Hybrid Grocery – Why It’s Time for Grocers to Plot Their Future Technology Strategy

We’ve all experienced and benefitted from hybrid grocery as many grocery shoppers are embracing the ease of online ordering with a mixcaprese salad with heirloom tomatoes of click and collect / curbside and home delivery for how we receive our groceries. For most, non-perishables like center store items are ideal for online ordering while we prefer doing our own in-store shop for perishables. A can of Cento San Marzano Peeled Tomatoes doesn’t vary in quality but for the fresh items you want to use in your Caprese salad, you’ll probably want to pick out your own beautiful heirloom tomatoes, fresh basil and buffalo mozzarella cheese yourself.

That’s no problem for most every grocer today to help you with. Order your non-perishables online, then head to the store and before you pick-up your curbside order, stop in the produce department and select your own produce to your exact standards. Head to the cash, or mobileonline grocery ordering POS pay for your produce then head over to curbside to pick up the rest of your order.

Hybrid Grocery

While most of us have adopted a hybrid grocery model for how we shop, pay and take delivery of our groceries, this Hybrid Grocery model goes even further as grocers look to adapt their business to the continued increases in online shopping.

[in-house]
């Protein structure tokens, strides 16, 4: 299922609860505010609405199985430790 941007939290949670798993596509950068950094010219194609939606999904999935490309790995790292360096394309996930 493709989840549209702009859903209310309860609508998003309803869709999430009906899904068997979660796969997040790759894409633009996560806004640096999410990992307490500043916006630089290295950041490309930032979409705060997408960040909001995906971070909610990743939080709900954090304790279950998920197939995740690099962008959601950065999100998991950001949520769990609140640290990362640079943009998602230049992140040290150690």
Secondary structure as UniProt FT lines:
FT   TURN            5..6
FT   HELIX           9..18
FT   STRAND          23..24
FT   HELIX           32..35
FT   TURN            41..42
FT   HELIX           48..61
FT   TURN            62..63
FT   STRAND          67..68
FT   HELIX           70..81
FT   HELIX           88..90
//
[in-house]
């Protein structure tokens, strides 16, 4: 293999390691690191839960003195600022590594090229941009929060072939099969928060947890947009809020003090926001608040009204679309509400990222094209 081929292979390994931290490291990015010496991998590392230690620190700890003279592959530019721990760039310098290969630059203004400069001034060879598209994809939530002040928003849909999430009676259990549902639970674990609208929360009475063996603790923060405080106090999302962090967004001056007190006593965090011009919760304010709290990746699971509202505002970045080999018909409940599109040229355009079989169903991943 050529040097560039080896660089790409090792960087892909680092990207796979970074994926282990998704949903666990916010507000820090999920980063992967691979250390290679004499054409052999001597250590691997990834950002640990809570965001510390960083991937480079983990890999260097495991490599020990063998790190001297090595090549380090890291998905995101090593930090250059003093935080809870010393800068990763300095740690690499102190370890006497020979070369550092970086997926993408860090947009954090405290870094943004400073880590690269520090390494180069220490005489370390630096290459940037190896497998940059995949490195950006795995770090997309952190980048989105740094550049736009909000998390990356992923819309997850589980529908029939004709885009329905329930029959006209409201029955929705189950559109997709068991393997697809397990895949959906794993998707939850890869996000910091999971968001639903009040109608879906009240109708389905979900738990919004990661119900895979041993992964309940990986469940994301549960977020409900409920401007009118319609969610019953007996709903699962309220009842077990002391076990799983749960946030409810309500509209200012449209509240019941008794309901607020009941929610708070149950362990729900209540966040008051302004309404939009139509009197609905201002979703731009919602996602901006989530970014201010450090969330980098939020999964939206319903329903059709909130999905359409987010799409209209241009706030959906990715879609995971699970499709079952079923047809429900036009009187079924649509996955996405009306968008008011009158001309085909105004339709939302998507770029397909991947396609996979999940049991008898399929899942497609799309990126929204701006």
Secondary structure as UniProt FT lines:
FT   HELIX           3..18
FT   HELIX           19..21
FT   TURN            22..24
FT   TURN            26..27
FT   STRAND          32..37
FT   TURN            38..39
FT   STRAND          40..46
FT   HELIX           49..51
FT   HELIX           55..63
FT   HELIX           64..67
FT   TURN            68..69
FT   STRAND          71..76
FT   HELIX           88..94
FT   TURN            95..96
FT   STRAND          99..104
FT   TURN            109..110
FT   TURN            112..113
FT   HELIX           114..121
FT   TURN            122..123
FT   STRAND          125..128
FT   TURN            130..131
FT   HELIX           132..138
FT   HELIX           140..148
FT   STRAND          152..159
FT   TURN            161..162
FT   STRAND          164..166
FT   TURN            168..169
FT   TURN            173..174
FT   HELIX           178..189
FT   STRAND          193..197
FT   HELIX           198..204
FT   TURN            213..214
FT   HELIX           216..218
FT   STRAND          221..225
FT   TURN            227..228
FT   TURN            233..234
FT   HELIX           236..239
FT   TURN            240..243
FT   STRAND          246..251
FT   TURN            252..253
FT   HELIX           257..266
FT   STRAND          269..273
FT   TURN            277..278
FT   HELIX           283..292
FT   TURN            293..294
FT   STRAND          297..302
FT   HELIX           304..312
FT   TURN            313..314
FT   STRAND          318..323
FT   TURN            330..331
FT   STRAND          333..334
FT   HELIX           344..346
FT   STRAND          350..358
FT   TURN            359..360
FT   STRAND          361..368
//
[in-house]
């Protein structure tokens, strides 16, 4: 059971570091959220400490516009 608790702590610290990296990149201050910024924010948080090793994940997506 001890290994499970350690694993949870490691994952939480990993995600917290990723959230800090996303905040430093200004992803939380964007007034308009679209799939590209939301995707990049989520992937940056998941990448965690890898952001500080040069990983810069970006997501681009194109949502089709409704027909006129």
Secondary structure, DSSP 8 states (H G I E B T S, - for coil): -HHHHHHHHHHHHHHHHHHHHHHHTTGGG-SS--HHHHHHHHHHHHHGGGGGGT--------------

Micro-fulfillment centers can be created by converting a portion of the store’s perimeter (or adding a section onto the back or side of theonline grocery ordering store) into an area where associates can pick non-perishables for online orders. As this area is for store associates only, it can be optimized to the best workflow.

Dark stores – converting old non-profitable stores into dark stores for online order fulfillment only. These too are not open to the public and can be configured to optimize workflows.

The strategy for Hybrid Grocery requires an even greater focus on technology. That especially rings true when you consider that curbside pickups, home delivery, and changes in shopping preferences and behavior will require a continued reassessment and a refresh of grocery IT systems, software, and devices.

Where Grocers Invested During Covid

During the pandemic, many stores were forced to respond and react as best they could, as quickly as they could, by leveraging theirFamily Shopping existing IT infrastructure and systems to support new or expanded offerings in e-commerce, curbside pickup, or delivery. Others scrambled to make quick, manageable investments in new systems and solutions to support safer and more convenient shopping for their customers, both online and in the store.

But now the question is whether grocers have the right technology strategies and infrastructure for the long term. Moving forward, they’ll need to support a hybrid blend of service models, channels, and conveniences, and each of these offerings will need to be optimized by technology to meet customer expectations for convenience.

In fact, a few recent indicators show just how important technologies will be in this hybrid world of digital and in-store grocery shopping.

Important Stats and Trends Every Grocer Should Know

Over four times as many consumers say they plan to shop more in a grocery store in 2021 versus those who plan to shop less. While 51% saygrocery associate instore they’ll shop in-store at the same rate they do now (includes millions of shoppers who are now ordering for curbside pickup or delivery as opposed to shopping in stores.)

In fact, by 2025, annual online grocery sales are expected to grow to $250 billion or 21.5% of all U.S. grocery business.